Articles tagged "Angela Carter"

Day’s YA – GIRLS MADE OF SNOW AND GLASS

Hello and happy March!

We’ve almost made it to spring, but the setting in the book I want to share with you today is as frigid and wintry as they come. You may want to bundle up before reading on!

GIRLS MADE OF SNOW AND GLASS by Melissa Bashardoust
9781250077738
Also available in audio.

This is the feminist SNOW WHITE retelling I’ve always wanted. I’ve been waiting for this book without even knowing it. If you also find yourself rolling your eyes at some of the more traditional, damsel-in-distress tales, this is the fairy tale for you.

Melissa Bashardoust’s debut novel tells the story of two young women. Sixteen-year-old Mina lives with her magician father and has no concrete memory of the mother who died when Mina was just a child. Mina longs to be loved and to be able to show love, but the glass heart inside her chest won’t allow it. When Mina and her father move to the castle, Mina decides that she will get the newly-widowed king to fall in love with her and become queen.

Lynet is the daughter of the king and has never known her mother, though she is the spitting image of the former queen. Lynet’s whole world is turned upside down when she discovers that she was formed from snow and was created to look just like her mother. Her father has certain expectations for how she lives her life, but Lynet has other plans. She wants to be less like the mother she never met and more like her beloved stepmother, Mina. But when the king ousts Mina and gives her role to Lynet instead, a rivalry for the throne is ignited between the two women.

Alternating chapters tell the stories of Mina’s past and Lynet’s present, while completely shattering the traditional fairy tale tropes. Prince Charming is nowhere to be found (and Lynet has no need for him, anyway) and Mina is a much more complicated character than your run-of-the-mill evil stepmother. Perfect for fans of Marissa Meyer’s CINDER, Angela Carter’s THE BLOODY CHAMBER, or Amanda Lovelace’s THE PRINCESS SAVES HERSELF IN THIS ONE, Bashardoust’s novel is Frozen meets Robin McKinley and it is even more delightful than you could ever imagine.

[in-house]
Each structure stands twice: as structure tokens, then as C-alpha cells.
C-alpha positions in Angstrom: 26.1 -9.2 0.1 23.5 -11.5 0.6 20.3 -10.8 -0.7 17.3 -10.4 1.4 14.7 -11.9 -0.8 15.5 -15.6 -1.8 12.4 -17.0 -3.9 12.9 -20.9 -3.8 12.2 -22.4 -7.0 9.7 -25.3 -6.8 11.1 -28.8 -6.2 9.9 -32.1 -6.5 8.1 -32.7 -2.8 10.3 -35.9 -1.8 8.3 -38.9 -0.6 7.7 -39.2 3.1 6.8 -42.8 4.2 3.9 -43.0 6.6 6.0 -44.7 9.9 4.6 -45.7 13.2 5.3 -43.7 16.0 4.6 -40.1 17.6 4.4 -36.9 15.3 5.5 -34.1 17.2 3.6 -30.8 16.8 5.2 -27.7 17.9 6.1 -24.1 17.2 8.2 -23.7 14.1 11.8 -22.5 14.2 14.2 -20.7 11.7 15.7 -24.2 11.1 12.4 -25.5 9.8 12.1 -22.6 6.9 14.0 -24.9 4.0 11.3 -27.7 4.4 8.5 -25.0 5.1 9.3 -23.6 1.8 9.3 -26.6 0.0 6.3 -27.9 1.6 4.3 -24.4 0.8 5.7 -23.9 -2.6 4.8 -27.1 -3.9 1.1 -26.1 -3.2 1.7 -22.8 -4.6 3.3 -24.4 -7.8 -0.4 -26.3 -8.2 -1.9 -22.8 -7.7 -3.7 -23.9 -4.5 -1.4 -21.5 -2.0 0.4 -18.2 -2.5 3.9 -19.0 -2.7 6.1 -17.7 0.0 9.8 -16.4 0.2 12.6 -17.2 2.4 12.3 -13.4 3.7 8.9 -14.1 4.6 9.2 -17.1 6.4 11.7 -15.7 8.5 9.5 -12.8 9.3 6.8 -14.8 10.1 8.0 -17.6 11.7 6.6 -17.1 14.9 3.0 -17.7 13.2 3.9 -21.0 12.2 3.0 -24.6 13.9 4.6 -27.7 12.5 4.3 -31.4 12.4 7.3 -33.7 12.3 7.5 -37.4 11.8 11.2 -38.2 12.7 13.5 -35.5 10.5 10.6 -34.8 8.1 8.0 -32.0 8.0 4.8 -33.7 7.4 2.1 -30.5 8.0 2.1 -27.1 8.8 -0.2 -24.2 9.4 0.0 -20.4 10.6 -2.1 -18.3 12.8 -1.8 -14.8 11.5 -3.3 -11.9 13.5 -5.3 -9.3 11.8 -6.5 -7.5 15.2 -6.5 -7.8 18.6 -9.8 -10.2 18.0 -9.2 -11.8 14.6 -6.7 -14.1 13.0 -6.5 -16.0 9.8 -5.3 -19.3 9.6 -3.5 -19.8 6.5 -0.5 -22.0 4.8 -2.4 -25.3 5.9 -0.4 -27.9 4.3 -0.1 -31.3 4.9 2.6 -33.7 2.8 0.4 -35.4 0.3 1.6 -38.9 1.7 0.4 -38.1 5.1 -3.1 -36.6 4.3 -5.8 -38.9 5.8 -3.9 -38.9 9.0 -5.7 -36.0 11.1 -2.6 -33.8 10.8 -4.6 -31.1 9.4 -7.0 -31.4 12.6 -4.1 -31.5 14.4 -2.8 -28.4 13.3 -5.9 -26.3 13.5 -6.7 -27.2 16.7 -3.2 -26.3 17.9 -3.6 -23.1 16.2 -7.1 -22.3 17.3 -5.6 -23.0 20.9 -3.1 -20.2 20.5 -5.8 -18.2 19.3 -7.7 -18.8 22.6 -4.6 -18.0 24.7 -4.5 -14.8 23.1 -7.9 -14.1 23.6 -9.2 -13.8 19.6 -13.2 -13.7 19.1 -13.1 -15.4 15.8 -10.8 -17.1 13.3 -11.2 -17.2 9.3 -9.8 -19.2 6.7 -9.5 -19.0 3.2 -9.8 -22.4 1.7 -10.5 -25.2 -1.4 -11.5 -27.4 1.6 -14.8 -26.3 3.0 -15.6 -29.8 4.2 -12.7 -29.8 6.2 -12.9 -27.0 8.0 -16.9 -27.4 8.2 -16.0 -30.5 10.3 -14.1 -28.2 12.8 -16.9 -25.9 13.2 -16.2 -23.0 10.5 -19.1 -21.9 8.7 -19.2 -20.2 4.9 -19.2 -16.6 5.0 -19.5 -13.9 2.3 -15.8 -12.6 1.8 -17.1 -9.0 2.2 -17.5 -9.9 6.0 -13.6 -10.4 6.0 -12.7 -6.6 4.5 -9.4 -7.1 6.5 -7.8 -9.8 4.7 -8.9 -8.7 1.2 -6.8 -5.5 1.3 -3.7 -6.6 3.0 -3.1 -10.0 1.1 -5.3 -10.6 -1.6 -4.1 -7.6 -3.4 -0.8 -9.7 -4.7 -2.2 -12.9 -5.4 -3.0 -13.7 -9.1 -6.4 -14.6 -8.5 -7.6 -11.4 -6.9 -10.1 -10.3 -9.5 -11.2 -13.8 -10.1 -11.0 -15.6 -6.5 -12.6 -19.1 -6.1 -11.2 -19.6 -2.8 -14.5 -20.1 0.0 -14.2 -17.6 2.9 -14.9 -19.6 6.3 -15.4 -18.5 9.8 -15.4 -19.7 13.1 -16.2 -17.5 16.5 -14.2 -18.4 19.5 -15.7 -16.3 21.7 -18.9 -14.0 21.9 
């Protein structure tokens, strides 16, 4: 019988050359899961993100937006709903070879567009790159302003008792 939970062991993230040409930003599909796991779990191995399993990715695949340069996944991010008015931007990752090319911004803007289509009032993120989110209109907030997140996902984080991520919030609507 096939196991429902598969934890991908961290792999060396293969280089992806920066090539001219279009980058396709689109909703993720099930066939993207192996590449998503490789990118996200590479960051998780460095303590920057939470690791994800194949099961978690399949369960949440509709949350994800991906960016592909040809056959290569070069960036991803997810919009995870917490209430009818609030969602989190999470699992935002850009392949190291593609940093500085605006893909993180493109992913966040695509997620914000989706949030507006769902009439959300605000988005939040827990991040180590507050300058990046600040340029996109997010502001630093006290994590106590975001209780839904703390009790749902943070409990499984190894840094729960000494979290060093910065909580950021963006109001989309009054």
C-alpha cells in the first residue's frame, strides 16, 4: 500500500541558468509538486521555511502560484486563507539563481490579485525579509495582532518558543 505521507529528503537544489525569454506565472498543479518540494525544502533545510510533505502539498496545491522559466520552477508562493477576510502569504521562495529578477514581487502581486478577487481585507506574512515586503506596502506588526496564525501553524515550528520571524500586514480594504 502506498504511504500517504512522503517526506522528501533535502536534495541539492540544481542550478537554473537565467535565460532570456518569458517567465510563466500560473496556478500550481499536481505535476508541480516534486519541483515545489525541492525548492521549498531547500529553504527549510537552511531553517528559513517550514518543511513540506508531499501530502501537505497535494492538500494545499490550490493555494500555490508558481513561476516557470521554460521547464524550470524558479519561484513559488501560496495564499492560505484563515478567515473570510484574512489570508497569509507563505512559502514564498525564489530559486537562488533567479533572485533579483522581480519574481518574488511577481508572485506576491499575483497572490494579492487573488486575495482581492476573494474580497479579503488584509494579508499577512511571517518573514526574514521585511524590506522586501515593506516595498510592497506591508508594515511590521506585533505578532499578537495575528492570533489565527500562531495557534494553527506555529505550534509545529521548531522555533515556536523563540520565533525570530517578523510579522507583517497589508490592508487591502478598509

And to top it off, GIRLS MADE OF SNOW AND GLASS was recently named to ALA’s Amelia Bloomer List for feminist literature! readmoreremove

NYTBR’s 10 Best Books of 2017 & Editor’s Picks

HOORAY! Two nonfiction titles made the New York Times Book Review‘s “10 Best Books of 2017” list and five more (plus two honorable mentions) are New York Times Critics’ Top Books of 2017!

LOCKING UP OUR OWN: Crime and Punishment in Black America by James Forman Jr.
A former public defender in Washington, Forman has written a masterly account of how a generation of black officials, beginning in the 1970s, wrestled with recurring crises of violence and drug use in the nation’s capital. What started out as an effort to assert the value of black lives turned into an embrace of tough-on-crime policies — with devastating consequences for the very communities those officials had promised to represent. Forman argues that dismantling the American system of mass incarceration will require a new understanding of justice, one that emphasizes accountability instead of vengeance.

PRAIRIE FIRES: The American Dreams of Laura Ingalls Wilder by Caroline Fraser
Fraser’s biography of the author of “Little House on the Prairie” and other beloved books about her childhood during the era of westward migration captures the details of a life — and an improbable, iconic literary career — that has been expertly veiled by fiction. Exhaustively researched and passionately written, this book refreshes and revitalizes our understanding of Western American history, giving space to the stories of Native Americans displaced from the tribal lands by white settlers like the Ingalls family as well as to the travails of homesteaders, farmers and everyone else who rushed to the West to extract its often elusive riches. Ending with a savvy analysis of the 20th-century turn toward right-wing politics taken by Wilder and her daughter, Rose Wilder Lane, Fraser offers a remarkably wide-angle view of how national myths are shaped.

Dwight Garner

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